Cuyahoga County communities have steadily improved recycling rates over the past decade, but we are still dumping a ton of waste per person per year in landfills. We are still far from a zero-waste society that treats everything as a valuable resource.
Residential recycling and composting grew to 32.74% of the waste stream in Cuyahoga County in 2012, up from 18.47% in 2001, according to a recent report from the county’s Solid Waste Management District. The overall rate, including industrial and commercial wastes, was 52%. The rest of the county’s waste stream—1.27 million tons, or almost exactly one ton per person—went to landfills.
To see how your community ranked, check out this list of residential recycling rates from the 2012 county data. The top 15 communities helped their residents divert more than half their waste from landfills. Congratulations to Woodmere and Pepper Pike for topping 70%.
Meanwhile, 19 communities did not even manage a 25% residential recycling rate. The county’s largest city, Cleveland, managed just 9.72%. And a number of other cities need to do a lot more to keep up with their more successful neighbors. For example, Rocky River recycled only 35.86%, while Bay Village did 68.13%. (A caveat: these numbers are estimates provided by waste haulers, so they may not be precise.)
The wide range of community recycling performance is the result of a number of factors, says Diane Bickett, executive director of the solid waste district. The best programs have:
- Easy-to-use collection systems (the current best practice is an automated, curb-side system using 64-gallon carts rather than blue bags)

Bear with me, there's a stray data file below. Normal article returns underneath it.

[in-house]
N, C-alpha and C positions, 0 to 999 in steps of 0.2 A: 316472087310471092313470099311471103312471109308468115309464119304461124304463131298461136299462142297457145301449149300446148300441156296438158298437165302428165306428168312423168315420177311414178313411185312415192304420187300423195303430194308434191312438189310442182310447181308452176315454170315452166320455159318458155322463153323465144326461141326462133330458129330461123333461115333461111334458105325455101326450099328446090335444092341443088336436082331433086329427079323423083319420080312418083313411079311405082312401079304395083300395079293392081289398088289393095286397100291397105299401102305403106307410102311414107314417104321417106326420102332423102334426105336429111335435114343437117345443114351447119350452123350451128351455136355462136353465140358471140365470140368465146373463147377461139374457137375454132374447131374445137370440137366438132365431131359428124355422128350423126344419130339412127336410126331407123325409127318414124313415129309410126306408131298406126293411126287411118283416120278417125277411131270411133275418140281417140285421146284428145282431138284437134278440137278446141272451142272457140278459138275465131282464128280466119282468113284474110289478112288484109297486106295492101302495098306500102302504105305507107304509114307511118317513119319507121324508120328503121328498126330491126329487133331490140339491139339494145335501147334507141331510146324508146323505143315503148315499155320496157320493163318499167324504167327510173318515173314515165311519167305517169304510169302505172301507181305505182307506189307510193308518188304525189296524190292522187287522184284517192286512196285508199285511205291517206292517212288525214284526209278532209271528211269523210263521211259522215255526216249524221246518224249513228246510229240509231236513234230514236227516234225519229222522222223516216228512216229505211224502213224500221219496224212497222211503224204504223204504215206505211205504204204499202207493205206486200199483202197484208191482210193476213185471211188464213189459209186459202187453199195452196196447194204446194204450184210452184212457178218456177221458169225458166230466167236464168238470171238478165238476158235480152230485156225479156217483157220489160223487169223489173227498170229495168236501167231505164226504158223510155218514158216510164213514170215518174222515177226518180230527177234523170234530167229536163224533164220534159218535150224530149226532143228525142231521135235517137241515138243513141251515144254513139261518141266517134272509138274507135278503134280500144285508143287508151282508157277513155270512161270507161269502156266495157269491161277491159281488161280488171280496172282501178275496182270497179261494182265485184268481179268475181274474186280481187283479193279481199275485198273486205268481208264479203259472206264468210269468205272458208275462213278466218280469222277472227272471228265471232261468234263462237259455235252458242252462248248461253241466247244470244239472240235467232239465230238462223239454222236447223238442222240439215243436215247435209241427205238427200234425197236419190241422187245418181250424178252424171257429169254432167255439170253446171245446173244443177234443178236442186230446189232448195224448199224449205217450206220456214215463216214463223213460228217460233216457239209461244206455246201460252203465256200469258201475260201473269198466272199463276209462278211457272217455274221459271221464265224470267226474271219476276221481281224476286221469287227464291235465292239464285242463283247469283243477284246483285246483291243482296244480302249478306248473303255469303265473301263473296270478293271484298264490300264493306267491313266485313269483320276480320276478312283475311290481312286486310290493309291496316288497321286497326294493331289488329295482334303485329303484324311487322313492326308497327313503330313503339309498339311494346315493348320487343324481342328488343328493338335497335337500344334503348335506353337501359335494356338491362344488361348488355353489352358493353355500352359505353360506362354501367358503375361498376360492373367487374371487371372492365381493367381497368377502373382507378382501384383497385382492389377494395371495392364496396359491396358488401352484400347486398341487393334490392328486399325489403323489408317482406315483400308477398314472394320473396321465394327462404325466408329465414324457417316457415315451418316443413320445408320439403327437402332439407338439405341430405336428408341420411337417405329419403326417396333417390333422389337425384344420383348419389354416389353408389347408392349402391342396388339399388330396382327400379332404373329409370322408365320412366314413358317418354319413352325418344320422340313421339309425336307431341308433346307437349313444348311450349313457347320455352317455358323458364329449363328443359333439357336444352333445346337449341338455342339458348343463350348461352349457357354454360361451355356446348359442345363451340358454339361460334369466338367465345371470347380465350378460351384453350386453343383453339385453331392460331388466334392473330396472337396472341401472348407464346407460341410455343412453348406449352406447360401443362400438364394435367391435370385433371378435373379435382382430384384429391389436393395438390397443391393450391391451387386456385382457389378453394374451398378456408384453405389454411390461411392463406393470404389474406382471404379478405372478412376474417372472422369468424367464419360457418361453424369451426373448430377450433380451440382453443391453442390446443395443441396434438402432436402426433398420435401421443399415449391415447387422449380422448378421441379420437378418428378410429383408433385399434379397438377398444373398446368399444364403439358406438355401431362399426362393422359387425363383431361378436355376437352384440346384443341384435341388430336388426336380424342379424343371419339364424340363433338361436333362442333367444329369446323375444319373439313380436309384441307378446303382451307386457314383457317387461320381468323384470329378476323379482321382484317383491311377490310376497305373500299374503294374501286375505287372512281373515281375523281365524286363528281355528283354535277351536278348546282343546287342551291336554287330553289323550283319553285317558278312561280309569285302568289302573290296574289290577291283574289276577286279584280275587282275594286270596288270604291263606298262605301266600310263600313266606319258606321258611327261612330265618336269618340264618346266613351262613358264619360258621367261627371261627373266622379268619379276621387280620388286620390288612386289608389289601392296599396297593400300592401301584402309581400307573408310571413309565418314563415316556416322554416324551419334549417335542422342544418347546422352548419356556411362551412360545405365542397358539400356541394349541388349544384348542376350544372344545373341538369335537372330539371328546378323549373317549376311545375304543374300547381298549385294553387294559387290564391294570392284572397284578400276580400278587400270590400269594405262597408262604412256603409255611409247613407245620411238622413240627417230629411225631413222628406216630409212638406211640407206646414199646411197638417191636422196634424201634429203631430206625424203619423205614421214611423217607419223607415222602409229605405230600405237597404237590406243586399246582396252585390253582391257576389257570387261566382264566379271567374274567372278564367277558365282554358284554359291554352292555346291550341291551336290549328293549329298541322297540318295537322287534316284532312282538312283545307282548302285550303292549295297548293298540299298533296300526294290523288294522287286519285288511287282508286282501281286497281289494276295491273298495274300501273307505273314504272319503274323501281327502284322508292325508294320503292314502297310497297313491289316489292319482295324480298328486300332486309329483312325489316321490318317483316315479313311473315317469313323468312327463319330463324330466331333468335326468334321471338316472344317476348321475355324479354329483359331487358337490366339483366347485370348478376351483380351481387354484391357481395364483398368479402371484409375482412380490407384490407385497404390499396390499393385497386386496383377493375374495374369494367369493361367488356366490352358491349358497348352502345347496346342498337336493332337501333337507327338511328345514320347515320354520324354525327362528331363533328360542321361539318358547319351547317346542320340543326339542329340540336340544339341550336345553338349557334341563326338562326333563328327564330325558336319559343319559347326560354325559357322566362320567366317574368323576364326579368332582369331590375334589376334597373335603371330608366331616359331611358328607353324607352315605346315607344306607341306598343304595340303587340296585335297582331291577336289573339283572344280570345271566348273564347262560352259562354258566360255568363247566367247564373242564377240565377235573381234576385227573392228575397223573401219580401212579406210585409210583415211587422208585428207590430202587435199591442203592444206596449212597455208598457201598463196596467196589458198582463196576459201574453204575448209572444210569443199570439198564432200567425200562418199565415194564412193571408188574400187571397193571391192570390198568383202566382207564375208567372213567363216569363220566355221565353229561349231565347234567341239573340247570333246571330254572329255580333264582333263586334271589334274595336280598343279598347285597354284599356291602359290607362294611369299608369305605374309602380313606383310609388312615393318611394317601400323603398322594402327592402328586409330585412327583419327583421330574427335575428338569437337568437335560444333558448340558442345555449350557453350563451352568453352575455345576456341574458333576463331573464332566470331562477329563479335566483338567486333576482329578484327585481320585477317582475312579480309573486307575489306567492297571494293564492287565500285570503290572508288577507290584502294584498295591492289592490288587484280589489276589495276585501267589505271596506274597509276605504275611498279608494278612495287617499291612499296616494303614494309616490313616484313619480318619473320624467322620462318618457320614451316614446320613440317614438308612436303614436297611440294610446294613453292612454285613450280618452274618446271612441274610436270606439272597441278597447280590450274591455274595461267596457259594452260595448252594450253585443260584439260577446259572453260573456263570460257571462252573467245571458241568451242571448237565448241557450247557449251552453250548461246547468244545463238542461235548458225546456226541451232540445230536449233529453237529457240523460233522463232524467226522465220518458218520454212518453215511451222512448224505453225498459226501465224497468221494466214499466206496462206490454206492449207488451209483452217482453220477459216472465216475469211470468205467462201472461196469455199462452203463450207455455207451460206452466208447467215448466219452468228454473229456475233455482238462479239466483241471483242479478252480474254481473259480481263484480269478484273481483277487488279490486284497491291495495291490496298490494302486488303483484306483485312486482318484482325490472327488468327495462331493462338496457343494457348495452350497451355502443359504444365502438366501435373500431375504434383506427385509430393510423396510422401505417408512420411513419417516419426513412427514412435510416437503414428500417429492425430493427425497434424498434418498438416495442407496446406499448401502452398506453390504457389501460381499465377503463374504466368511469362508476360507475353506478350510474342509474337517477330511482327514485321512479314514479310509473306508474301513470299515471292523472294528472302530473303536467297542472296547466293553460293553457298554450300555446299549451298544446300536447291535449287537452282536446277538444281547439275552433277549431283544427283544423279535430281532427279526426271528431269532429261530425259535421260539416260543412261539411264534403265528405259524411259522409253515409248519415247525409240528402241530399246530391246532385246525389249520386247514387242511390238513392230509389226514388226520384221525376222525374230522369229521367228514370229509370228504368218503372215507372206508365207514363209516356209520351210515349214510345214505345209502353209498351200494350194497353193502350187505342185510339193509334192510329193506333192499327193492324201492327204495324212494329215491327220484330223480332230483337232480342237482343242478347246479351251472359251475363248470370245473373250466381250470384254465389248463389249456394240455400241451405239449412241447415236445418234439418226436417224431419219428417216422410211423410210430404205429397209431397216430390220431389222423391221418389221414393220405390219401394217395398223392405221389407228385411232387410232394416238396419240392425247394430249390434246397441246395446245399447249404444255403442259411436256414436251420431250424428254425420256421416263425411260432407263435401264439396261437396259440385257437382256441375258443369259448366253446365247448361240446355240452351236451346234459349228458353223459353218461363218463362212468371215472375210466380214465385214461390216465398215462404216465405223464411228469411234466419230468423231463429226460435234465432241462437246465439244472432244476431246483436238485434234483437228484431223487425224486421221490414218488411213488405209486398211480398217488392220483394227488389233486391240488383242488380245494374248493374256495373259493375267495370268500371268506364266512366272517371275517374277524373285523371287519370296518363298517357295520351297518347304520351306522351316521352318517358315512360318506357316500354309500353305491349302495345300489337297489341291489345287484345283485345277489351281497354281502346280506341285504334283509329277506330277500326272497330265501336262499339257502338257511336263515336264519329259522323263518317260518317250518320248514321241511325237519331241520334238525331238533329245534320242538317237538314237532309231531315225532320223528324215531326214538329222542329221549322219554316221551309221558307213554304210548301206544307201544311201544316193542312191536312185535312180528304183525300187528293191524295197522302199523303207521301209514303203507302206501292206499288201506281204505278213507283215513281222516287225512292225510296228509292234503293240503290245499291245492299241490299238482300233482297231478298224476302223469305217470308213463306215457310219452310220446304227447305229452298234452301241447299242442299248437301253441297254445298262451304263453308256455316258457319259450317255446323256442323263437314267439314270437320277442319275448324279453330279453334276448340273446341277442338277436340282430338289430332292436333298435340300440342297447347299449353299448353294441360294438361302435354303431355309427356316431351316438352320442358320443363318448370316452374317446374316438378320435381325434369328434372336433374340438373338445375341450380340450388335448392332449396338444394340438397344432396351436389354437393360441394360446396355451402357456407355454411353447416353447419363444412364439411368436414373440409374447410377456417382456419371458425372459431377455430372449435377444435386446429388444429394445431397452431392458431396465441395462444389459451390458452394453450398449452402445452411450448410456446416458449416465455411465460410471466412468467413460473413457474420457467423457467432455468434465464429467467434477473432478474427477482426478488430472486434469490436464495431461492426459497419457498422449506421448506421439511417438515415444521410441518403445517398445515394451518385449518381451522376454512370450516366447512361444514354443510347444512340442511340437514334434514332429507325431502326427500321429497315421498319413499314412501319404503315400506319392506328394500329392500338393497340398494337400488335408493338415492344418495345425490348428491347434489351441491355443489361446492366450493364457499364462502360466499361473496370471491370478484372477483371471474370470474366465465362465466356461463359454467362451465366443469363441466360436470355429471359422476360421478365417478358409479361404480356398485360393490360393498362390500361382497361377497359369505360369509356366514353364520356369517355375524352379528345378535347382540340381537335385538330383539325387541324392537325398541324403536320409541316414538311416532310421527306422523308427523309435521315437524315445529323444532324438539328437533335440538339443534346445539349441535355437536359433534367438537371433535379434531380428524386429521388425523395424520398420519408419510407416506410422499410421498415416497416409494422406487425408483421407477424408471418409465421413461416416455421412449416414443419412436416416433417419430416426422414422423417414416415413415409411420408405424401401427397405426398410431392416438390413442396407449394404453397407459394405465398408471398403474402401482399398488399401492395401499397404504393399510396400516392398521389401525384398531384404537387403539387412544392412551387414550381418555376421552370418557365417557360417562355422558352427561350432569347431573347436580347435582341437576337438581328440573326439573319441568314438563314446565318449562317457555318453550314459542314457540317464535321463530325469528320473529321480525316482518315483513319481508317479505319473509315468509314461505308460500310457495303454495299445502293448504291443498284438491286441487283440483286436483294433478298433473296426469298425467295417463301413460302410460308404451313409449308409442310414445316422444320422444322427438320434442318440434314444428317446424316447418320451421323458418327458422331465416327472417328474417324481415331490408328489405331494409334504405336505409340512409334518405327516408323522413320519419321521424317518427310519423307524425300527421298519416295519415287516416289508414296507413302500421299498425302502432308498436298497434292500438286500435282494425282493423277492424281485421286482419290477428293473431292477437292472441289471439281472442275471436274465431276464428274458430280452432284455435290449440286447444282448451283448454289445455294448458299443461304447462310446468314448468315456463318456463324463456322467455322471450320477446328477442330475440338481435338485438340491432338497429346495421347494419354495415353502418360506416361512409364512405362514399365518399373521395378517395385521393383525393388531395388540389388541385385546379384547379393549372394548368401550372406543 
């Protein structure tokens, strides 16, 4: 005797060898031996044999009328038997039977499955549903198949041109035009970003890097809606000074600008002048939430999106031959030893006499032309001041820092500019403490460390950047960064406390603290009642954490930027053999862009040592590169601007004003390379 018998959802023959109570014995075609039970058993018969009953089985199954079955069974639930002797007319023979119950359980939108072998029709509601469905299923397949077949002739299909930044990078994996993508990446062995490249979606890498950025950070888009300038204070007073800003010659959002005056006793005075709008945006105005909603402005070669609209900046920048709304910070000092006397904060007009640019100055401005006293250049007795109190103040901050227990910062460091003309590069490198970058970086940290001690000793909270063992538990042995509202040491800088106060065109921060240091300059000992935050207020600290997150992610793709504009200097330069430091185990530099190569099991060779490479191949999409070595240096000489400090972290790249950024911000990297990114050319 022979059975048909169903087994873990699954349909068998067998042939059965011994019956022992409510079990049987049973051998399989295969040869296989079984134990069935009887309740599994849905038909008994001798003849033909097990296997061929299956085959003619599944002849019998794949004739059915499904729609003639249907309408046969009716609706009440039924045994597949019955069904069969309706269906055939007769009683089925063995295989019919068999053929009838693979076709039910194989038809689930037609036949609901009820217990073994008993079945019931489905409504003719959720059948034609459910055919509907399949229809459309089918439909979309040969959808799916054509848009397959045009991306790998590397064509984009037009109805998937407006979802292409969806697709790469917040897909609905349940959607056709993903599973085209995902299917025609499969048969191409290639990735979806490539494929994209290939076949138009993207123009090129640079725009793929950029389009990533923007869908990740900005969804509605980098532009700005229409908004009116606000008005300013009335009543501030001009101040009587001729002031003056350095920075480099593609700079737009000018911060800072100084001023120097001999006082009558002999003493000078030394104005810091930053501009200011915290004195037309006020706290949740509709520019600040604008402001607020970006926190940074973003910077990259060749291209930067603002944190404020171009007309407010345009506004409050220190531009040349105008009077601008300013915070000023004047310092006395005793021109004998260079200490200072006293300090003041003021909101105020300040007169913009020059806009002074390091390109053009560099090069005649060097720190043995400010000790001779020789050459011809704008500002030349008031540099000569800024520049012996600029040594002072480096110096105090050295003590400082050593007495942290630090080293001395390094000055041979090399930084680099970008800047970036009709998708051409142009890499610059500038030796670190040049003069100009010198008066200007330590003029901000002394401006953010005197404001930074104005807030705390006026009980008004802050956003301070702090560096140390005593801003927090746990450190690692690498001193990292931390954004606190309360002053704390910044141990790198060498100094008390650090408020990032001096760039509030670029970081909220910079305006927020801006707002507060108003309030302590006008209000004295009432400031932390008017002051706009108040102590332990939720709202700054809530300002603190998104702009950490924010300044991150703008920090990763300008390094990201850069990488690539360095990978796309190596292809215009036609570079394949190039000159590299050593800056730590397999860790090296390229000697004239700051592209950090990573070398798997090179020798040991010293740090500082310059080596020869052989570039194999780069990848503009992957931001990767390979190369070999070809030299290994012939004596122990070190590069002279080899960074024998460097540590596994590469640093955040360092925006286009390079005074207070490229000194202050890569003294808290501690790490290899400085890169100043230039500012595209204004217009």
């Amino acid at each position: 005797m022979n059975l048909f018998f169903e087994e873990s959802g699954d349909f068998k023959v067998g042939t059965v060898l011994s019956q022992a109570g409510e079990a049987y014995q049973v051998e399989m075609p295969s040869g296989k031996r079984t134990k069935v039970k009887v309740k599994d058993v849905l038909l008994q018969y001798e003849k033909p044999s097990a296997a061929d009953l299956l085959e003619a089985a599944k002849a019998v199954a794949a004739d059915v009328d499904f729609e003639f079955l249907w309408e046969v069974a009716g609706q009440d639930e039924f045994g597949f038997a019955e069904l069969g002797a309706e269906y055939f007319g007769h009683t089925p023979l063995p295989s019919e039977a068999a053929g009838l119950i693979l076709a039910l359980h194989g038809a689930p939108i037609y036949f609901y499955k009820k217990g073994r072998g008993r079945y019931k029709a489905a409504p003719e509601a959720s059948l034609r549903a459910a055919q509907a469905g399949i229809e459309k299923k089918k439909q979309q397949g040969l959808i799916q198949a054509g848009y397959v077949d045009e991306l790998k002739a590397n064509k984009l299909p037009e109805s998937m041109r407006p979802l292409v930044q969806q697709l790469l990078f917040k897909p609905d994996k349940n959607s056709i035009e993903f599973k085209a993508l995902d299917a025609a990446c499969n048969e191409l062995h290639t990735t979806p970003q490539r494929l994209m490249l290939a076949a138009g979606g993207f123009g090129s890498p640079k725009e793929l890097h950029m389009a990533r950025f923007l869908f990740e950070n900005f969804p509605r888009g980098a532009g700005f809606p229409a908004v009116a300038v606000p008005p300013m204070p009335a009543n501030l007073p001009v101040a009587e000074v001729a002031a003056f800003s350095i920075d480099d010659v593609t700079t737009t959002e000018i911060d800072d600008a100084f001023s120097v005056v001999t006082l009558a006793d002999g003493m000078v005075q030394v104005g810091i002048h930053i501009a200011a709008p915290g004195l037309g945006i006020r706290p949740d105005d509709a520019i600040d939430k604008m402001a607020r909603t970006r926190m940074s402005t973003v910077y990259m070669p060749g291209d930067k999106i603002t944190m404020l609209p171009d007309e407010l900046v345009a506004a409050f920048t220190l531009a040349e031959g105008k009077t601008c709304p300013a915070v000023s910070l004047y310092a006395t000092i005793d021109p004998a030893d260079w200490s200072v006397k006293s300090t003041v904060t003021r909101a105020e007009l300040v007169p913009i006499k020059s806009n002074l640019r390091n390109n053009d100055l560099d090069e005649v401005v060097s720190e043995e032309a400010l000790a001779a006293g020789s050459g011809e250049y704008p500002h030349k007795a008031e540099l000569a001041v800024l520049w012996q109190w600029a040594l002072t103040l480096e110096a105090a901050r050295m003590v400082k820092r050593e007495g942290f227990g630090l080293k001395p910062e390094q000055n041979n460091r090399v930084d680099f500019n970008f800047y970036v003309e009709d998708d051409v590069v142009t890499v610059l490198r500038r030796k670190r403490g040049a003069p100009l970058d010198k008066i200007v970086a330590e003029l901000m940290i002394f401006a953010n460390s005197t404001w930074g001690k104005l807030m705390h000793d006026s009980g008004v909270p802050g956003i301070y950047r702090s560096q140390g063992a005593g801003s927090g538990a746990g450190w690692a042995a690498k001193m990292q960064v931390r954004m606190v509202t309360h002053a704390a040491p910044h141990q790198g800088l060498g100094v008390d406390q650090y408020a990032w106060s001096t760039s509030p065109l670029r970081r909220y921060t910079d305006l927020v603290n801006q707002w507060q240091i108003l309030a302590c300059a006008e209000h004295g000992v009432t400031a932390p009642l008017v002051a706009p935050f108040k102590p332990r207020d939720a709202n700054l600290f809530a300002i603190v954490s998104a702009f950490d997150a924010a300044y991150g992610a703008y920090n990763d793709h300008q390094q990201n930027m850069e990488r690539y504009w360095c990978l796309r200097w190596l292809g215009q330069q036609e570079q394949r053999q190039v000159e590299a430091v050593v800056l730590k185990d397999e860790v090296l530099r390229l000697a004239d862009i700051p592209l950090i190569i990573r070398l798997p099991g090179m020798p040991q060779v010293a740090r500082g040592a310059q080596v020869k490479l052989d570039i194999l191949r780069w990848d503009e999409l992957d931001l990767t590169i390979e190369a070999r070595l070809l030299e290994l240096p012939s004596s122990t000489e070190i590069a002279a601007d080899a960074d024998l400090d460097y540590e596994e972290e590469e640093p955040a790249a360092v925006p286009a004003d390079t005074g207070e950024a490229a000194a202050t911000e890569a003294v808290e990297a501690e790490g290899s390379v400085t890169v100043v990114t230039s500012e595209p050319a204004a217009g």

- Fall leaf collection
- Seasonal grass and brush collection
- Effective public education about the importance of waste reduction
- Engaged, environmentally-minded residents
To keep reducing the amount of wasted dumped in landfills, Bickett says that communities will need better systems for managing organic wastes, especially food wastes. Commercial recycling services (for restaurants, bars, stores, apartment buildings, etc.) need to be strengthened. And, in general, people need to become more aware of consumption patterns that generate a lot of waste, such as the purchase of highly packaged goods and products that cannot be recycled easily.
She adds that a major impediment to waste reduction in Ohio is the cheap price of landfills. When it costs only about $25 to dump a ton of waste in a landfill, it’s hard for alternatives to compete.
Despite the challenges, the ultimate goal should be a change of perspective from solid waste disposal to materials management. Other cities—including San Francisco and Austin—are moving aggressively toward zero waste. According to the San Francisco Department of the Environment, “Sending nothing to a landfill is a foreseeable future.”
That’s the vision we need in Northeast Ohio.